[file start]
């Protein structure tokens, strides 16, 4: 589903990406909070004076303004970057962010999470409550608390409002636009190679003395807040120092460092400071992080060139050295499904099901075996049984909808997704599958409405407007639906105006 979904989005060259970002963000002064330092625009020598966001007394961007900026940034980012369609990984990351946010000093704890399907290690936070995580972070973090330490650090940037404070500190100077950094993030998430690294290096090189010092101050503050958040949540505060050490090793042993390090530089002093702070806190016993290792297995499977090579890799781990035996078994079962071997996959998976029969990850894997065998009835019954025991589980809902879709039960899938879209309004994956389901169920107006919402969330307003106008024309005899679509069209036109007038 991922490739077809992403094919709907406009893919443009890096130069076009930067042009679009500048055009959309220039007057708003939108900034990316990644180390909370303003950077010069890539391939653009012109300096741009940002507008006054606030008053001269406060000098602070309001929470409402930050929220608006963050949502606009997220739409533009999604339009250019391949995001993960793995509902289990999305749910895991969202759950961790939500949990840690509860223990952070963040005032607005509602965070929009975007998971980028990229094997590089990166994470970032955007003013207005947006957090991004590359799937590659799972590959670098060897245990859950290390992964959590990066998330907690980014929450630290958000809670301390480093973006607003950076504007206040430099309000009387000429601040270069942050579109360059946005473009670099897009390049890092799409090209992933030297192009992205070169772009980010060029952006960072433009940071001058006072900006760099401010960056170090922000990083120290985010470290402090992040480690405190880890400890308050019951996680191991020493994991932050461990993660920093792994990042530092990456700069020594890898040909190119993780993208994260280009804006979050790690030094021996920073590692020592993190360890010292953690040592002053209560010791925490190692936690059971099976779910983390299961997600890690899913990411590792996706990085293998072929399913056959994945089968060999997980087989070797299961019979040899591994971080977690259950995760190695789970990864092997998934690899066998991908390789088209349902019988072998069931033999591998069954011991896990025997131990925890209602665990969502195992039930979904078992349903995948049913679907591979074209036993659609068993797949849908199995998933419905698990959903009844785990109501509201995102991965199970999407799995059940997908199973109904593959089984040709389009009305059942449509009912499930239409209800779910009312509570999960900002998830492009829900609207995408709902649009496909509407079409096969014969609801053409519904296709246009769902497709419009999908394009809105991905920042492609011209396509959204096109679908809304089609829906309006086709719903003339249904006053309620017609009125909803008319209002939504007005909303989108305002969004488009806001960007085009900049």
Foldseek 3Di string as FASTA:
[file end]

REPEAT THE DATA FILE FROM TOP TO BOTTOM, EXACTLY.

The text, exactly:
């Protein structure tokens, strides 16, 4: 589903990406909070004076303004970057962010999470409550608390409002636009190679003395807040120092460092400071992080060139050295499904099901075996049984909808997704599958409405407007639906105006 979904989005060259970002963000002064330092625009020598966001007394961007900026940034980012369609990984990351946010000093704890399907290690936070995580972070973090330490650090940037404070500190100077950094993030998430690294290096090189010092101050503050958040949540505060050490090793042993390090530089002093702070806190016993290792297995499977090579890799781990035996078994079962071997996959998976029969990850894997065998009835019954025991589980809902879709039960899938879209309004994956389901169920107006919402969330307003106008024309005899679509069209036109007038 991922490739077809992403094919709907406009893919443009890096130069076009930067042009679009500048055009959309220039007057708003939108900034990316990644180390909370303003950077010069890539391939653009012109300096741009940002507008006054606030008053001269406060000098602070309001929470409402930050929220608006963050949502606009997220739409533009999604339009250019391949995001993960793995509902289990999305749910895991969202759950961790939500949990840690509860223990952070963040005032607005509602965070929009975007998971980028990229094997590089990166994470970032955007003013207005947006957090991004590359799937590659799972590959670098060897245990859950290390992964959590990066998330907690980014929450630290958000809670301390480093973006607003950076504007206040430099309000009387000429601040270069942050579109360059946005473009670099897009390049890092799409090209992933030297192009992205070169772009980010060029952006960072433009940071001058006072900006760099401010960056170090922000990083120290985010470290402090992040480690405190880890400890308050019951996680191991020493994991932050461990993660920093792994990042530092990456700069020594890898040909190119993780993208994260280009804006979050790690030094021996920073590692020592993190360890010292953690040592002053209560010791925490190692936690059971099976779910983390299961997600890690899913990411590792996706990085293998072929399913056959994945089968060999997980087989070797299961019979040899591994971080977690259950995760190695789970990864092997998934690899066998991908390789088209349902019988072998069931033999591998069954011991896990025997131990925890209602665990969502195992039930979904078992349903995948049913679907591979074209036993659609068993797949849908199995998933419905698990959903009844785990109501509201995102991965199970999407799995059940997908199973109904593959089984040709389009009305059942449509009912499930239409209800779910009312509570999960900002998830492009829900609207995408709902649009496909509407079409096969014969609801053409519904296709246009769902497709419009999908394009809105991905920042492609011209396509959204096109679908809304089609829906309006086709719903003339249904006053309620017609009125909803008319209002939504007005909303989108305002969004488009806001960007085009900049």
Foldseek 3Di string as FASTA: